Indigenous Agroecological Territories (INDAGAR)

A potential for up-scaling sustainable and just food system transformation


  • Lead school School of Agricultural, Forest and Food Sciences
  • Institute Multifunctional Forest Management
    HAFL Institut Hugo P. Cecchini
  • Research unit Forest Policy and International Forest Management
  • Funding organisation Others
  • Duration (planned) 01.04.2024 - 31.03.2026
  • Project management Dr. Sébastien-Pierre Boillat
  • Head of project Prof. Dr. Bernhard Pauli
  • Project staff Dr. Sébastien-Pierre Boillat
    Dr. Christine Jurt Vicuña Muñoz
  • Partner Swiss Network for International Studies
    Universidad Mayor de San Simón
    Centro de Comunicación y Desarrollo Andino CENDA
  • Keywords agroecology, indigenous peoples, territorialization, food systems, sustainability transition, climate change, Bolivia


Agroecology is proposed as a solution to build more equitable, sustainable and resilient food systems, which are key for indigenous peoples to tackle the multiple threats they face. Indigenous agricultural systems also greatly contribute to agroecology. Recently, initiatives of “agroecological territories” have proliferated to up-scale agroecology. Connecting agroecological and indigenous territories has a strong potential to empower indigenous knowledge while also protecting and improving indigenous food systems, conserve biodiversity and build resilience to climate change. Nevertheless, these territorialization processes have emerged in separate networks and the link between agroecology and indigenous knowledge is less evident in practice. Furthermore, indigenous territories can be highly fragmented and potentially hinder agroecological transformation. This project has the objective to empirically assess the links between agroecological and indigenous territories and highlight their potential synergies and trade-offs.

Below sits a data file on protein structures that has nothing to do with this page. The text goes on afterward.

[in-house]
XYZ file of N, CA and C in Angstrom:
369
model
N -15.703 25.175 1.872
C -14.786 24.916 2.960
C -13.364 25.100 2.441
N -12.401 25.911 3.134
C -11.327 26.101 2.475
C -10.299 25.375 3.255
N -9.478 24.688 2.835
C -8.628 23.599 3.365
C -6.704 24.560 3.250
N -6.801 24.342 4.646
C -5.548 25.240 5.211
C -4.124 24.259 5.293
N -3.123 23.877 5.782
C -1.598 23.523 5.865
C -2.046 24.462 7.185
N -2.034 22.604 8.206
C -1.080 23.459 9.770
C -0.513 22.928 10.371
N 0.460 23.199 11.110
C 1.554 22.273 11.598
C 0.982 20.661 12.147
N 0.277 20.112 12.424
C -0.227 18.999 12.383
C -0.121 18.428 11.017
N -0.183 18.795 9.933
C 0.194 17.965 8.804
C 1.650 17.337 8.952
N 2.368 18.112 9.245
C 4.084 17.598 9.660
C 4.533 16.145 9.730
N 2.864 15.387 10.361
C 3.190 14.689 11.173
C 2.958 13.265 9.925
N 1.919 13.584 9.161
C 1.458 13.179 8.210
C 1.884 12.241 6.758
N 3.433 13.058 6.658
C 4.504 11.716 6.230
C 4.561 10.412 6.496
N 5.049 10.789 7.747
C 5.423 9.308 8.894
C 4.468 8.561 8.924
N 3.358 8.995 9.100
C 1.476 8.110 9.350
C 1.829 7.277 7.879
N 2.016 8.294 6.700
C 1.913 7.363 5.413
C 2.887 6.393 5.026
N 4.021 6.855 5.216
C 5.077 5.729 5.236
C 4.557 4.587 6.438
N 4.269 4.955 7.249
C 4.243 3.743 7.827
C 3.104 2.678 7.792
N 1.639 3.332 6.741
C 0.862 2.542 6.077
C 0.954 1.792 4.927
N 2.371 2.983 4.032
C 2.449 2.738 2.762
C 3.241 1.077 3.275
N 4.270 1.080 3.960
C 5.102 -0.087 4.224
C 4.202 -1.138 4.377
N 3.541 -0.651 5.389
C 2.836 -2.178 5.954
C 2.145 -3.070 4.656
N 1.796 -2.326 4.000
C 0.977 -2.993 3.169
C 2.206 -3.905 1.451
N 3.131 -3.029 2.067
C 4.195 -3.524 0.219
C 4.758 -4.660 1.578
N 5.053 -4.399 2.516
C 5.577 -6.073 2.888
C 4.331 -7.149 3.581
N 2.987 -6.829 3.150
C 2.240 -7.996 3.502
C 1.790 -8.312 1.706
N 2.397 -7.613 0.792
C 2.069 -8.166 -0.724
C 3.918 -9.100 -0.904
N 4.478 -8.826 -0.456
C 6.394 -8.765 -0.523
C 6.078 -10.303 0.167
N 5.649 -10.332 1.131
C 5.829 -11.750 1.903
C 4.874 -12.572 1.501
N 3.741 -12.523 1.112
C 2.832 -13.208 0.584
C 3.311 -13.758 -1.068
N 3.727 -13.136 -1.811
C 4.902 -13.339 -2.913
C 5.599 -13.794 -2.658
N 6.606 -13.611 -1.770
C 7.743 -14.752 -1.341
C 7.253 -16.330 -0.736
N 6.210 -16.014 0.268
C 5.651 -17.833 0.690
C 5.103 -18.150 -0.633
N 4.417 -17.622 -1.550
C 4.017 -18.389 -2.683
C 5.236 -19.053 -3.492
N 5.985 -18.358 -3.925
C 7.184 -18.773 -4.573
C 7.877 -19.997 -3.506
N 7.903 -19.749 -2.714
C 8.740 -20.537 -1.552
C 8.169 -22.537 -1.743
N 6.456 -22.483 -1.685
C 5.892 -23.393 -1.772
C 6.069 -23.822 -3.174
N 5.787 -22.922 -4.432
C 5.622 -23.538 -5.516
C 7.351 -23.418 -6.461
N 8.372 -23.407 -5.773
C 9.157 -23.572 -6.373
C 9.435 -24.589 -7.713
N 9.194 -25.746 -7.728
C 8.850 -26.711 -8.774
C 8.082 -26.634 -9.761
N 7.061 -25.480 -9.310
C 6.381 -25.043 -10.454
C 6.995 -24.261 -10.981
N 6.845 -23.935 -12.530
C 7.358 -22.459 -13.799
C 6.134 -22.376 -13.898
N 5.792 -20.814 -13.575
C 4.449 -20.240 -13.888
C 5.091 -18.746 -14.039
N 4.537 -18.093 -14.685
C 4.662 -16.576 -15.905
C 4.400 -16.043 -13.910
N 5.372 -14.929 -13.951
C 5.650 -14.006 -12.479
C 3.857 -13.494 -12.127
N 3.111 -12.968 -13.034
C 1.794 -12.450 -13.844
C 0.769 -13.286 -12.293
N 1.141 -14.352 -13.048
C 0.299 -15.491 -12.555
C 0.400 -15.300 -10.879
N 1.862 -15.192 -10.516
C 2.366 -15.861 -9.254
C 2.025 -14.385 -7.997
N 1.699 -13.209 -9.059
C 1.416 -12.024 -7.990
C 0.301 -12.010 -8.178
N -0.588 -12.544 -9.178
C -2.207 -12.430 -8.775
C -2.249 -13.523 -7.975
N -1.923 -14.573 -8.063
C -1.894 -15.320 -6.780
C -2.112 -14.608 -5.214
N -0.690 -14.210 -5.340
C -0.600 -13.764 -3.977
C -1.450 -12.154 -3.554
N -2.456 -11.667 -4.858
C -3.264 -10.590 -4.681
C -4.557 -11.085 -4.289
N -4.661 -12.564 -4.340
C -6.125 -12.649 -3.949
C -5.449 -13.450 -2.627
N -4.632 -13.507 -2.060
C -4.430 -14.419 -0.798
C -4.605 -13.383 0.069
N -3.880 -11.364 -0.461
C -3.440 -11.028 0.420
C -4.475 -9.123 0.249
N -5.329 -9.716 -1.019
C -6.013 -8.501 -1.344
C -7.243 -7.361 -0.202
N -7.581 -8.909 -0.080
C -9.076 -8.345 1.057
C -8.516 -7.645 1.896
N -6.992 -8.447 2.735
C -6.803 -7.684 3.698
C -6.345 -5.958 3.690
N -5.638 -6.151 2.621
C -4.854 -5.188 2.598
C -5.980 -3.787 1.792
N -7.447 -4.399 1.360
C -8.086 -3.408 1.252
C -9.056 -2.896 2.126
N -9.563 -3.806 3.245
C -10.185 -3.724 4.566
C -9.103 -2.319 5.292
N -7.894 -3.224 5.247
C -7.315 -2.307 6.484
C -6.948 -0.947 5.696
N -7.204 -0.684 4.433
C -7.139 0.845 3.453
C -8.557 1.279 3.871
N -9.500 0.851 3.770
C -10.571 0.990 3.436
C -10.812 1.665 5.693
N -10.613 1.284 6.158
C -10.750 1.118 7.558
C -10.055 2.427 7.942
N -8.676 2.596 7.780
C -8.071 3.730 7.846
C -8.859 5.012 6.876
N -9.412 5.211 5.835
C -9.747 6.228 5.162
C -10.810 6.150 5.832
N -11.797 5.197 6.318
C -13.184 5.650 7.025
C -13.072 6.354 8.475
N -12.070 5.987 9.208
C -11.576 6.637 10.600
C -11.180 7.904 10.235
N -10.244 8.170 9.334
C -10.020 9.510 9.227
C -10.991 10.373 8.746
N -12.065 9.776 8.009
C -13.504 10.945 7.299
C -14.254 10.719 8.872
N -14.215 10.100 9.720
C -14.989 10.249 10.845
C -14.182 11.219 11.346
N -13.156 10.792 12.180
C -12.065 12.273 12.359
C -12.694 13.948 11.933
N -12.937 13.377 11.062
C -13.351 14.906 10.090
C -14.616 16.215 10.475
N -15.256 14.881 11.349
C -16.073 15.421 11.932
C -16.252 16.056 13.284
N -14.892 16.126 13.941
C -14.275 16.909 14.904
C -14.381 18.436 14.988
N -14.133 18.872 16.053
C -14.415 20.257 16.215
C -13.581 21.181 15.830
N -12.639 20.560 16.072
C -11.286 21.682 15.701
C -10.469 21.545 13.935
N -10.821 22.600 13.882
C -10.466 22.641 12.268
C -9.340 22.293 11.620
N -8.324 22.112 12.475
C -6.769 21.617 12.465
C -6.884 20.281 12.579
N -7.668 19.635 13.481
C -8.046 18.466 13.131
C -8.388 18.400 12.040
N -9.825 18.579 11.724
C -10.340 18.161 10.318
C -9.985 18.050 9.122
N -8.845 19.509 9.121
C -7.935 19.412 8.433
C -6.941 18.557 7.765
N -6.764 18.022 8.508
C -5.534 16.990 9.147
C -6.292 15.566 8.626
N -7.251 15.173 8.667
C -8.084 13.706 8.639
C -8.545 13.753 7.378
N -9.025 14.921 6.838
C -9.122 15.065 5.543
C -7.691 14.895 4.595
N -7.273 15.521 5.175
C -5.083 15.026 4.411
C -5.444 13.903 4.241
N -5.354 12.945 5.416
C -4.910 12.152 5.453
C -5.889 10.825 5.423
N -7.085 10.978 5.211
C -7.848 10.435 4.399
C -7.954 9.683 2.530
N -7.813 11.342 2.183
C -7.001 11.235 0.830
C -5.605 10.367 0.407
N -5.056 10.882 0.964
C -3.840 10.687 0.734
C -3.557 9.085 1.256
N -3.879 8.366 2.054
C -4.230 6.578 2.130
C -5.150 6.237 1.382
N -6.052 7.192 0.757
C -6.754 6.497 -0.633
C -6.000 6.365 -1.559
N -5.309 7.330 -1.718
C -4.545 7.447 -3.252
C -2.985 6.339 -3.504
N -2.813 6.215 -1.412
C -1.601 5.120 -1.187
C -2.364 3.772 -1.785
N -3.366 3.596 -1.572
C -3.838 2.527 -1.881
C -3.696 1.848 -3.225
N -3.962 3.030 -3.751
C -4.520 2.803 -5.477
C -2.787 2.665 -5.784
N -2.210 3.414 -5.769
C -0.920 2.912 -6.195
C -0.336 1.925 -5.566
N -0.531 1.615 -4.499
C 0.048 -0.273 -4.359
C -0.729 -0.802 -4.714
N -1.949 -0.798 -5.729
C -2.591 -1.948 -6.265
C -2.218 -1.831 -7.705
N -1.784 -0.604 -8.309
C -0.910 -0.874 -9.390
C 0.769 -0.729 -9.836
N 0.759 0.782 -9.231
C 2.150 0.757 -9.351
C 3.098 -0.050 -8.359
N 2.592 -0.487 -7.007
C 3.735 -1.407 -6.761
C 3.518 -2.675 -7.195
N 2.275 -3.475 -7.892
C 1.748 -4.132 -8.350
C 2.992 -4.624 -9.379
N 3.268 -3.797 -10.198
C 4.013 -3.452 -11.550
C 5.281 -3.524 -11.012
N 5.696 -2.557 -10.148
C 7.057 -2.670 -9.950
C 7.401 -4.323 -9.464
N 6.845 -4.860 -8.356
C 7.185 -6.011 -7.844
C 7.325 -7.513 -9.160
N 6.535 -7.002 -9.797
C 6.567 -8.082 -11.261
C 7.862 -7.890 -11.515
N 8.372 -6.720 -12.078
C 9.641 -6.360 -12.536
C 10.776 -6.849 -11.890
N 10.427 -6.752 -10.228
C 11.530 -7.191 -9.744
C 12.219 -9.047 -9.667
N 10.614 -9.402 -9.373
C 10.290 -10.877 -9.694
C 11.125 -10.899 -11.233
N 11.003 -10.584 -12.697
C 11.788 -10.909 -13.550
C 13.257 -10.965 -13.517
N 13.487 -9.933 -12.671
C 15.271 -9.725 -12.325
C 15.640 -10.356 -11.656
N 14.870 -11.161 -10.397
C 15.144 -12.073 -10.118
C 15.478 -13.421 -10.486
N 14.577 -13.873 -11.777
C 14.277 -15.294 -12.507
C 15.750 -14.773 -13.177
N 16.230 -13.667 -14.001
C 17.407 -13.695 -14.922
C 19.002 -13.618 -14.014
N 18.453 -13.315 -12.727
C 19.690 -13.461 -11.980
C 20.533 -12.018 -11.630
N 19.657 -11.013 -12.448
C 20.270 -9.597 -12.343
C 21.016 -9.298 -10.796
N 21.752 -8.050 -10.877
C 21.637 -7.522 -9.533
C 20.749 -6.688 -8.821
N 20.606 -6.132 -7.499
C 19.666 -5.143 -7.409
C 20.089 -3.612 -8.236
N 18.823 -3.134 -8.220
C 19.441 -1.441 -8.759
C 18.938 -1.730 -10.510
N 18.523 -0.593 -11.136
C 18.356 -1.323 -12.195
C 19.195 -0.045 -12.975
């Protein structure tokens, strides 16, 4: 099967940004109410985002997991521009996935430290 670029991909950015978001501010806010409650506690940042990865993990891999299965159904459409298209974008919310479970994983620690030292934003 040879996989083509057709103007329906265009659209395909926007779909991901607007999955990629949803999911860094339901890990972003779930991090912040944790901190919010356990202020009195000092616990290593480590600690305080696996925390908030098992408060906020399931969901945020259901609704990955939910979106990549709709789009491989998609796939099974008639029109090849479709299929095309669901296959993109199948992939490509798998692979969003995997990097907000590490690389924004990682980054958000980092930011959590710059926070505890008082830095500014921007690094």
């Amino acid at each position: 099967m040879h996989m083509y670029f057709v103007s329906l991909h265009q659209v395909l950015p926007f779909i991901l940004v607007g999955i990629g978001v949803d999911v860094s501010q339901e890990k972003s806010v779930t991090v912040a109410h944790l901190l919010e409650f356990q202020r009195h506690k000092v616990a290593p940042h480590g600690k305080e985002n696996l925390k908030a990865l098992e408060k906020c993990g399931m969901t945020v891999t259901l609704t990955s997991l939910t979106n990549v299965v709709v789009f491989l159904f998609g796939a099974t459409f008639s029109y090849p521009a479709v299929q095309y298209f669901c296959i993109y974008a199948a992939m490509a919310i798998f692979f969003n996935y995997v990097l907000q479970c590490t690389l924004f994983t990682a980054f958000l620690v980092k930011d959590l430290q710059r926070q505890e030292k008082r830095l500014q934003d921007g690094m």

Course of action

We will perform a global meta-analysis on indigenous agroecology and agroecological initiatives (WP1). Second, we will focus on Bolivia, where a strong policy of promotion of agroecology co-exists with consolidated indigenous lands. There, we will perform a network analysis of agroecological initiatives and agroecological policies (WP2). We will then implement an interactive knowledge co-production process involving indigenous communities and their organizations in three case study areas. We will focus on territorial governance (WP3), production systems, risks and opportunities (WP4), food systems (WP5) and an auto-reflexive analysis of the co-production process (WP6). Our research with contribute to issues of crucial importance from a theoretical, empirical, and policy perspective, namely the question of cross-cultural issues in sustainability transitions, a critical analysis of the power relations in agroecological movements and key guidance to support the sustainable and just transformation of food systems.

This project contributes to the following SDGs

  • 2: Zero hunger
  • 10: Reduced inequalities